After failing to sustain an initial move to the upside, stocks came under pressure over the course of the abbreviated trading session on Tuesday. The major averages pulled back off their highs of the session and into negative territory.
The major averages ended the session just off their worst levels of the day. The Dow fell 132.36 points or 0.5 percent to 24,174.82, the Nasdaq slid 65.01 points or 0.9 percent to 7,502.67 and the S&P 500 dropped 13.49 points or 0.5 percent to 2,713.22.
The pullback by stocks came amid lingering trade concerns as tariffs on billions of dollars worth of U.S. and Chinese goods are set to take effect later this week.
In a move that could further inflame trade tensions between the U.S. and China, President Donald Trump's administration has recommended blocking China Mobile from offering telecommunications services from within the U.S.
A statement from the National Telecommunications and Information Administration, an agency of the Commerce Department, attributed the recommendation to national security concerns.
"After significant engagement with China Mobile, concerns about increased risks to U.S. law enforcement and national security interests were unable to be resolved," said David Redl, NTIA Administrator and Assistant Secretary of Commerce for Communications and Information.
Redl said the NTIA subsequently recommends that the Federal Communications Commission deny China Mobile's Section 214 license request.
Trading activity was light ahead of an earlier than normal close for the , with many traders looking to get a head start on the July 4th holiday.
On the U.S. economic front, the Commerce Department released a report showing an unexpected rebound in new orders for manufactured goods in the month of May.
The Commerce Department said factory orders climbed by 0.4 percent in May after falling by a revised 0.4 percent in April.
Economists had expected orders to come in unchanged compared to the 0.8 percent decrease originally reported for the previous month.
Semiconductor stocks showed a significant move to the downside over the course of the trading session, dragging the Philadelphia Semiconductor Index down by 1.8 percent.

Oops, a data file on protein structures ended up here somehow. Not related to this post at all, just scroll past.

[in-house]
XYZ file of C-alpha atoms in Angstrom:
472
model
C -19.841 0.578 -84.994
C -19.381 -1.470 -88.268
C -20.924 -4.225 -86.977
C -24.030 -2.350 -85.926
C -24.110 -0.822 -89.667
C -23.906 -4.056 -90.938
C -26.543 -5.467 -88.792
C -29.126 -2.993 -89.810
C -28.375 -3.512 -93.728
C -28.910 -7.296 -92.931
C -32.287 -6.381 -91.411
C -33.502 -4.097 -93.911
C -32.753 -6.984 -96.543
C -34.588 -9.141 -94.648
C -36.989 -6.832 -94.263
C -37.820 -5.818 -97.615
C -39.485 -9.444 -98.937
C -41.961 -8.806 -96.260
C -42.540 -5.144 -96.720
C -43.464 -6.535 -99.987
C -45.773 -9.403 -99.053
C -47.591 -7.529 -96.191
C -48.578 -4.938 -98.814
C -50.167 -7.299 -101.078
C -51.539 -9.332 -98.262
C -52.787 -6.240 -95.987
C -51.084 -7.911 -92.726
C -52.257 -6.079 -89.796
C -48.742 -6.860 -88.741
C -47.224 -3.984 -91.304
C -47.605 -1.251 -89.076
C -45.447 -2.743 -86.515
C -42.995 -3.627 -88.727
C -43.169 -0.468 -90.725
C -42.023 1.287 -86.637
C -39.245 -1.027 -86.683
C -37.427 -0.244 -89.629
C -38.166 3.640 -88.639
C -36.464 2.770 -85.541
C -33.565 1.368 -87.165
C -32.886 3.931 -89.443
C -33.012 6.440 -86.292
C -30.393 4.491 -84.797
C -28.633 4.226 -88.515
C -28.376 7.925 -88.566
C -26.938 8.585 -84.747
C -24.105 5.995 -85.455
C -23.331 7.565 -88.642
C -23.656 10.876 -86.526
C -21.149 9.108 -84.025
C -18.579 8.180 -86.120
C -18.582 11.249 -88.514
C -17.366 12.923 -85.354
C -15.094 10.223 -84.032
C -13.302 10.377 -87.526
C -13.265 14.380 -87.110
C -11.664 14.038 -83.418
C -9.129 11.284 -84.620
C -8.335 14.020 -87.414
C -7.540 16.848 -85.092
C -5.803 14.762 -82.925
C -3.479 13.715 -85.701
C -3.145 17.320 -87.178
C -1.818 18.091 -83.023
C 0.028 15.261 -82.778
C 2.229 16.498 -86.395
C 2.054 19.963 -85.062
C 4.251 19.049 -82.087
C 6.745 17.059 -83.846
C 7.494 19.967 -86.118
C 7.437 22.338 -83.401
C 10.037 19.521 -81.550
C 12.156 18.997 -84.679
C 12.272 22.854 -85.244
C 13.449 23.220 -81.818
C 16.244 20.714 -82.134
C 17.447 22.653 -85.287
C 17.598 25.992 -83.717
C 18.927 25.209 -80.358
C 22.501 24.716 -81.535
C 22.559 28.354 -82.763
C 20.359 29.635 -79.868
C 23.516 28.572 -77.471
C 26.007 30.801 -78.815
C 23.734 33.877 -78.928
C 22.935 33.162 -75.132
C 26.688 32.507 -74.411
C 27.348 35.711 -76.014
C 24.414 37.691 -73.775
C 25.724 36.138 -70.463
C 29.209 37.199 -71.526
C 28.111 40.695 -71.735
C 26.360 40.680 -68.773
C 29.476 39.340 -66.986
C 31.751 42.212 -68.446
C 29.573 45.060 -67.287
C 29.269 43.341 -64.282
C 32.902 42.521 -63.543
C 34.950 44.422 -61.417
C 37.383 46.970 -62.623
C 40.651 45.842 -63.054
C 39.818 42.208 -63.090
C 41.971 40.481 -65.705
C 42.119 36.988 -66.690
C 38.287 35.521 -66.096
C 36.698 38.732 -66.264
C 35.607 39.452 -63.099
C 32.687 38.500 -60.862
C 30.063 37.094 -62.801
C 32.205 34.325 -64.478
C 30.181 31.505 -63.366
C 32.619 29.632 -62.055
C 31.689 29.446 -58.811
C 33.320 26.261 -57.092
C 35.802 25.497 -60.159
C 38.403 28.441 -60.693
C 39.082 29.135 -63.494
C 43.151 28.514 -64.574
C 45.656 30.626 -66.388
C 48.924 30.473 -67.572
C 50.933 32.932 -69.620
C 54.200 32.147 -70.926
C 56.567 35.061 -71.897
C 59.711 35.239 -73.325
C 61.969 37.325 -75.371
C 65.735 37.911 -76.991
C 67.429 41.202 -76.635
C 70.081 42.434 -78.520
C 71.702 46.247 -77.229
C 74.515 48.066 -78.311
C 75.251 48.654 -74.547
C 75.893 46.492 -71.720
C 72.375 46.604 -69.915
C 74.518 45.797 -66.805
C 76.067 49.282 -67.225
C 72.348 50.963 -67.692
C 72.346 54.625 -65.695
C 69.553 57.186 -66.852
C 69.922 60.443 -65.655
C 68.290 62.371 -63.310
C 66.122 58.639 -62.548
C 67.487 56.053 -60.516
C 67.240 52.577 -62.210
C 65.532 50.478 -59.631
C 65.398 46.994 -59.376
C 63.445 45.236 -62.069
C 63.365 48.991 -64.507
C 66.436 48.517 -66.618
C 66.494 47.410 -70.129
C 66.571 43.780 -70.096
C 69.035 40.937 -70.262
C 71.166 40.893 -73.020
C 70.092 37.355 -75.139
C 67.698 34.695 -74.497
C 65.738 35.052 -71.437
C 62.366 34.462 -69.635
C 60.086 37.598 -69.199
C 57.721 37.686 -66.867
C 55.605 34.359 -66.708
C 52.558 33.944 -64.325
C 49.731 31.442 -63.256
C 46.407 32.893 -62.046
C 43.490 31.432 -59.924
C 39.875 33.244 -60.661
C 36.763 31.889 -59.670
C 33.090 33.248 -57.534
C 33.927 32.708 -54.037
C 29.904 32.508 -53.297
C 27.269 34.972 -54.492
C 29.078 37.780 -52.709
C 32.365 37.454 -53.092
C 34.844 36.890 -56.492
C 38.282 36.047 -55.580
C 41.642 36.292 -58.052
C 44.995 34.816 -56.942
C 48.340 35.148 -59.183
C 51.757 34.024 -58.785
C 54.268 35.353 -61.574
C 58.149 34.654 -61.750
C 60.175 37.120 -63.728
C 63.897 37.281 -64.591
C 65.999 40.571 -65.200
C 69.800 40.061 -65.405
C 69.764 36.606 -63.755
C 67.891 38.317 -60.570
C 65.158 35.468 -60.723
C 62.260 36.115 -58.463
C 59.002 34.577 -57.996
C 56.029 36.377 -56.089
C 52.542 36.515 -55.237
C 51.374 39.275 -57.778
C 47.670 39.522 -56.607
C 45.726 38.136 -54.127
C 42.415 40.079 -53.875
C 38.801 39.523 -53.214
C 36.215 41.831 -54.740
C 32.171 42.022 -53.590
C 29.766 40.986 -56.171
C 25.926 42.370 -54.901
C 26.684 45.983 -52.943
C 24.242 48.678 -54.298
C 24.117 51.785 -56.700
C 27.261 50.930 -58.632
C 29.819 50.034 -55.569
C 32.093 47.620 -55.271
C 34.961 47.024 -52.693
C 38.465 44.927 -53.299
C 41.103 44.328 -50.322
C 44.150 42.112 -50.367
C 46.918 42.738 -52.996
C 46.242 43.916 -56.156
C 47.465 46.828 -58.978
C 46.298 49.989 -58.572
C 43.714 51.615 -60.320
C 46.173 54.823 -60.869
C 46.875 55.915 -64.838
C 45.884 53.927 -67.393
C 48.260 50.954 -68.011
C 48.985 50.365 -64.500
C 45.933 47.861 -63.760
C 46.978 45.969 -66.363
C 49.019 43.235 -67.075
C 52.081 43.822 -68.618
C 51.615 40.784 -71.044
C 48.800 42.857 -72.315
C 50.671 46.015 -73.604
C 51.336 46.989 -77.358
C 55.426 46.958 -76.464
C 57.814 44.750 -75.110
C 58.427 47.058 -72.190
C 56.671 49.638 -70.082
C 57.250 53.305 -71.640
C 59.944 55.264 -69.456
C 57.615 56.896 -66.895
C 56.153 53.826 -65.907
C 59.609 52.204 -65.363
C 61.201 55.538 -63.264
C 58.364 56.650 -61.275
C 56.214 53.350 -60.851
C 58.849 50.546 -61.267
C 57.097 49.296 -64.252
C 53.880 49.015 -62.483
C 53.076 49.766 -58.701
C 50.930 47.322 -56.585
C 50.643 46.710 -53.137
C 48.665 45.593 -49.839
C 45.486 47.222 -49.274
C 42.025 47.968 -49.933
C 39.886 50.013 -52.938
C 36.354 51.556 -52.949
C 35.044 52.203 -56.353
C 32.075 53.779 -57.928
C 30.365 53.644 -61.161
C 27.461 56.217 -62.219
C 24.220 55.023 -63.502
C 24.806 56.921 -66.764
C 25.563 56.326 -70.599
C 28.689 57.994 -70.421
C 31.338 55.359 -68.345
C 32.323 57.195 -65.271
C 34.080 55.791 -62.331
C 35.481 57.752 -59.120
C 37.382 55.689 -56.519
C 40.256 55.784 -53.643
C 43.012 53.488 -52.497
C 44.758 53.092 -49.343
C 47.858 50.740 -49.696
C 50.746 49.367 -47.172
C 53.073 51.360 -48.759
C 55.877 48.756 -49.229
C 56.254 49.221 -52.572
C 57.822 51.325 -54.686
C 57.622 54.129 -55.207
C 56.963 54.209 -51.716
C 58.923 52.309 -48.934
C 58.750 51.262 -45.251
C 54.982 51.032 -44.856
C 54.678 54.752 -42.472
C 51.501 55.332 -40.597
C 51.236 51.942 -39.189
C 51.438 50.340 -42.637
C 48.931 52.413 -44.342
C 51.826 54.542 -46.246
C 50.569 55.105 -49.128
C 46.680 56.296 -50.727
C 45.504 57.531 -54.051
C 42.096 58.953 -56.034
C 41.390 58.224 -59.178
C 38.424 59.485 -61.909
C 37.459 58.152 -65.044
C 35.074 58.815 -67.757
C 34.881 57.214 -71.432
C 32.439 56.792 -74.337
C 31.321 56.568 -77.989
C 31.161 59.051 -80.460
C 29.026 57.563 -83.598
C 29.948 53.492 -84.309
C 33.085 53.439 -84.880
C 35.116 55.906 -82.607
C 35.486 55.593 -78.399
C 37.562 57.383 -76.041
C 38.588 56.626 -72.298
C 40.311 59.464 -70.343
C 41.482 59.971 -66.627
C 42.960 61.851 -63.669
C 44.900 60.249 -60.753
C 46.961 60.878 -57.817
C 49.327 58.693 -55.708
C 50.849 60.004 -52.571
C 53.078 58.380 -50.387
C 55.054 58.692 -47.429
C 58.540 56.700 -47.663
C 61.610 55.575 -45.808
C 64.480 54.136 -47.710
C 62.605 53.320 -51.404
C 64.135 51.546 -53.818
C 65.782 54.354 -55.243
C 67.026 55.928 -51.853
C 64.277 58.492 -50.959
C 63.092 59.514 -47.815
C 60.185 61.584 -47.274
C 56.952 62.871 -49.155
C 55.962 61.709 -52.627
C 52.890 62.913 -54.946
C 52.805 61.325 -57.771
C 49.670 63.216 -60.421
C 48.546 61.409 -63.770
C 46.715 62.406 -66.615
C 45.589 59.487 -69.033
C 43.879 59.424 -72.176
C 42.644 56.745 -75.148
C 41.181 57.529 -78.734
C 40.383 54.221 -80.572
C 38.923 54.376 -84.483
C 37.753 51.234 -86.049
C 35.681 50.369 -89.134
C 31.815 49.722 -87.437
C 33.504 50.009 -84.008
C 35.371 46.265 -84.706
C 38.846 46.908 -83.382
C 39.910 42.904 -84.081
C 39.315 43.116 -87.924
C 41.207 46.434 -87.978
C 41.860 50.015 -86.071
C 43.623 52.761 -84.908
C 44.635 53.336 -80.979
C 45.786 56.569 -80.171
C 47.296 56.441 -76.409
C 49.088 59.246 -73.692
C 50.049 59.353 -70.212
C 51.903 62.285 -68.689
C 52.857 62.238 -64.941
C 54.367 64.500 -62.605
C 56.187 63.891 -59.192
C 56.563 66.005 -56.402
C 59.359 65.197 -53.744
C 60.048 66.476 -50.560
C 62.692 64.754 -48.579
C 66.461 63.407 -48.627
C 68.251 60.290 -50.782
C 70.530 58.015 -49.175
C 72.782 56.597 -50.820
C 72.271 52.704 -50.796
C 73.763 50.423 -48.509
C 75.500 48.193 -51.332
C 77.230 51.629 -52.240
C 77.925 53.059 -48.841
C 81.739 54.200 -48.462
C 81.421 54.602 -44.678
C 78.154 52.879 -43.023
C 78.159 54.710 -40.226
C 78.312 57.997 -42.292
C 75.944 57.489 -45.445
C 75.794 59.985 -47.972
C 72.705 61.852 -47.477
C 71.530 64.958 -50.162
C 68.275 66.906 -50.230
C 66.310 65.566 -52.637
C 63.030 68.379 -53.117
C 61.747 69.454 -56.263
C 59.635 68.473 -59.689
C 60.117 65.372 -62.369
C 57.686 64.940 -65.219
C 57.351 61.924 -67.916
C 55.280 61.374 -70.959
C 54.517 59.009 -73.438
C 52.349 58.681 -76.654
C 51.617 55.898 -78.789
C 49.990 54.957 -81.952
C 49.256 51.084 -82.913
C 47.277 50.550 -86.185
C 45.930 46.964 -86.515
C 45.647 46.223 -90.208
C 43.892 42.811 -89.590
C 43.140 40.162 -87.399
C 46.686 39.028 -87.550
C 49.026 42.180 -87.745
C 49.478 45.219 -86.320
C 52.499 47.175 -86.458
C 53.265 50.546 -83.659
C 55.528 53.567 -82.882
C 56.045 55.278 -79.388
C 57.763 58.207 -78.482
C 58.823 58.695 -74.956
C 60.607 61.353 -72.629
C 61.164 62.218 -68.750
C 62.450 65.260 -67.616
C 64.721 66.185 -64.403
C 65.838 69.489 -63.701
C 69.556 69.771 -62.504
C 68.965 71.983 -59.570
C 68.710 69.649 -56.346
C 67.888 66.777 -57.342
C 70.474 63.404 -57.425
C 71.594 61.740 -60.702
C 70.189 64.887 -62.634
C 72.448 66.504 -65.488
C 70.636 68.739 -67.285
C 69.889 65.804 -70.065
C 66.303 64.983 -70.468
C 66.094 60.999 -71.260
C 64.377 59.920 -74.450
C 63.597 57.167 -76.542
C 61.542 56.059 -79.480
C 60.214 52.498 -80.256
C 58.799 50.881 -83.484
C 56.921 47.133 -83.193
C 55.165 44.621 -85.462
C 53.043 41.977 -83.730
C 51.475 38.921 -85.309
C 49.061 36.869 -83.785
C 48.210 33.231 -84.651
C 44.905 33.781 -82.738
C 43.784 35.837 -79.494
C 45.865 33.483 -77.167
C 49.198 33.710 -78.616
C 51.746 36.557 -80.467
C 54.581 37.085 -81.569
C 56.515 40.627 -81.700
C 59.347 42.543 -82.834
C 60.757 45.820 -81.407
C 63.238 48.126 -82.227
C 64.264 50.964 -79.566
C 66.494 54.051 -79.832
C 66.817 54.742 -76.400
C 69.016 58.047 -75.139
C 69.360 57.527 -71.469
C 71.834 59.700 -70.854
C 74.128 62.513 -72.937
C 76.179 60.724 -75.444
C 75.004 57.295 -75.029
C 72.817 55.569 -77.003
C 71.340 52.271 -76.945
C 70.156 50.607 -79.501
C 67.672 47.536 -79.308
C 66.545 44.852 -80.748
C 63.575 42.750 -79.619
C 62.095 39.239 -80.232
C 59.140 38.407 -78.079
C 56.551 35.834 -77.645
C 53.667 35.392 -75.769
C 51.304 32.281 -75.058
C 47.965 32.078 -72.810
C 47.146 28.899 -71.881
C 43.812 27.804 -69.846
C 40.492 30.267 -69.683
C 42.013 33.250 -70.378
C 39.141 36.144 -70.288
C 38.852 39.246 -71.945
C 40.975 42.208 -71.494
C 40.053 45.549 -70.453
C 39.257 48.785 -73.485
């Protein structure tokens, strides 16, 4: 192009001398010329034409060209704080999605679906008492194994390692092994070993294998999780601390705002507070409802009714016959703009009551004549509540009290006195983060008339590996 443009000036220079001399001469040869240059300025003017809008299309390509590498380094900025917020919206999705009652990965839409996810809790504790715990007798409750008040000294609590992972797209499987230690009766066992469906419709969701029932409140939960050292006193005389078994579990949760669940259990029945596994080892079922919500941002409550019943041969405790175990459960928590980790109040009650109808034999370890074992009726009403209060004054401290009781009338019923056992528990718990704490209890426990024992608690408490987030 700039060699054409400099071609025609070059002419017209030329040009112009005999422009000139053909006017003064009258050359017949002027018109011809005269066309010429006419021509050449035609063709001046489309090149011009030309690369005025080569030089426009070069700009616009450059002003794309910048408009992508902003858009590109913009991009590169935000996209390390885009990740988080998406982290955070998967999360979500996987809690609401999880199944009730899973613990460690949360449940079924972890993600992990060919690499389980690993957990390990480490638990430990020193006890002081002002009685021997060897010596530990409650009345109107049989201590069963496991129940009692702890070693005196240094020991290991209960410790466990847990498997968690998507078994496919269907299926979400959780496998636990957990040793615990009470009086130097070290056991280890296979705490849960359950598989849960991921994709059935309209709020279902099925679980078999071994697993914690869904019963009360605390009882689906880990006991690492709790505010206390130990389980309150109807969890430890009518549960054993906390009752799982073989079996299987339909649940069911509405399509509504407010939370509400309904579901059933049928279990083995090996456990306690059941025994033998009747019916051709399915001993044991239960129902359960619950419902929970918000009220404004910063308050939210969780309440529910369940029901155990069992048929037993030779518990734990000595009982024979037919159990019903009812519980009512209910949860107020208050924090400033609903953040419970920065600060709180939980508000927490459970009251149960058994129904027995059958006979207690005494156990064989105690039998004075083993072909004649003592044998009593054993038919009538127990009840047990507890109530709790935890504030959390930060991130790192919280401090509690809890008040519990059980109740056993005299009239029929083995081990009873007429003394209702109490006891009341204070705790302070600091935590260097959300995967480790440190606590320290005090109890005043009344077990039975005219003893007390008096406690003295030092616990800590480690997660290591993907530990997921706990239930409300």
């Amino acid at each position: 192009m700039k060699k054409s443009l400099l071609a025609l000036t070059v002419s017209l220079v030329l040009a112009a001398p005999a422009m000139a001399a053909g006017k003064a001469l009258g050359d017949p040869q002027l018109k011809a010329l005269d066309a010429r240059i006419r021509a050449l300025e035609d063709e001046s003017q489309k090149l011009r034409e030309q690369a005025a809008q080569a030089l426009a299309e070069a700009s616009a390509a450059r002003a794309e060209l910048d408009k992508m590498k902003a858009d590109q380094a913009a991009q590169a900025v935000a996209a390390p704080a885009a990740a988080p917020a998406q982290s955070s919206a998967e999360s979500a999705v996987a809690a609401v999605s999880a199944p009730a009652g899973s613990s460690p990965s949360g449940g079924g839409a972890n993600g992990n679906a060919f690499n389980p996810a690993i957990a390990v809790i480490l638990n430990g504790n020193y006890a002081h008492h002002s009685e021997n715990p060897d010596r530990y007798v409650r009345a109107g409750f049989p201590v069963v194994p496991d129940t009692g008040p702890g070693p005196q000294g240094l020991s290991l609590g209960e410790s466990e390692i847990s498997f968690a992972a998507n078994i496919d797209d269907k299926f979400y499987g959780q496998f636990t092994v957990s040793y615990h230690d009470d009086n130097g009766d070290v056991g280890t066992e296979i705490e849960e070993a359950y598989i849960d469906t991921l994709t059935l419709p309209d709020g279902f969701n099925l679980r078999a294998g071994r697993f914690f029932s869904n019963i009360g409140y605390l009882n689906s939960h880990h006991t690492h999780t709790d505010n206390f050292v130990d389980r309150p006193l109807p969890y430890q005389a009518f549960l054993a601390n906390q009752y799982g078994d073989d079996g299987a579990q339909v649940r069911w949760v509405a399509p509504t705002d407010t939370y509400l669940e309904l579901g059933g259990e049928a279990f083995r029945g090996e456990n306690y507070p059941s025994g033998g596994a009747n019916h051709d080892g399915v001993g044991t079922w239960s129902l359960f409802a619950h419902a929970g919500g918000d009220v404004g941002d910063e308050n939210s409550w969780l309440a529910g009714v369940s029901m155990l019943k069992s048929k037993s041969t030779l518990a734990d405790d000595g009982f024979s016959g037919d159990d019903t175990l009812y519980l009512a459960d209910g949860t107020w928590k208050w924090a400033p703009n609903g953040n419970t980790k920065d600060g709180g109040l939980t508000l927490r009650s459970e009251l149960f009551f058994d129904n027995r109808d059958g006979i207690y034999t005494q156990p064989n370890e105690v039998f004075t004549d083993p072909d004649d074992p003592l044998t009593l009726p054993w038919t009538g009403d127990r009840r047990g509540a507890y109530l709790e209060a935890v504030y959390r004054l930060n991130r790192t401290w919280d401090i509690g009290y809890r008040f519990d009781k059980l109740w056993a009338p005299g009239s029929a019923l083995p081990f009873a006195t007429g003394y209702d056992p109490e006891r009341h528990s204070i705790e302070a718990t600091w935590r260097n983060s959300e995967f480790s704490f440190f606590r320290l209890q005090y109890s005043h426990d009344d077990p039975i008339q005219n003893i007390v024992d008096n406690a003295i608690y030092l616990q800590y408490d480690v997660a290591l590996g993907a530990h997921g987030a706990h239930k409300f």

With the decrease on the day, the semiconductor index more than offset the modest gain posted in the previous session, falling to its lowest closing level in two months.
Considerable weakness also emerged among computer hardware and banking stocks, with the NYSE Arca Computer Hardware Index and the KBW Bank Index falling by 1.3 percent and 1.2 percent, respectively.
On the other hand, substantial strength remained visible among gold stocks, as reflected by the 2.1 percent jump by the NYSE Arca Gold Bugs Index.
The rally by gold stocks came amid a rebound by the price of the precious metal, with gold for August delivery surging up $13.40 to $1,255.10 an ounce.
In overseas trading, stock markets across the Asia-Pacific region turned in a mixed performance during trading on Tuesday. Japan's Nikkei 225 Index edged down by 0.1 percent, while China's Shanghai Composite Index rose by 0.4 percent.
Meanwhile, the major European markets all moved to the upside on the day. While the U.K.'s FTSE 100 Index climbed by 0.6 percent, the French CAC 40 Index and the German DAX Index advanced by 0.8 percent and 0.9 percent, respectively.
In the bond market, treasuries turned higher over the course of the session after seeing initial weakness. As a result, the yield on the benchmark ten-year note, which moves opposite of its price, has dropped by 2.8 basis points to 2.838 percent.
Following the holiday, traders are likely to keep a close eye on the minutes of the latest Federal Reserve meeting on Thursday as well as the Labor Department's monthly jobs report on Friday.
by P2PNews Staff Writer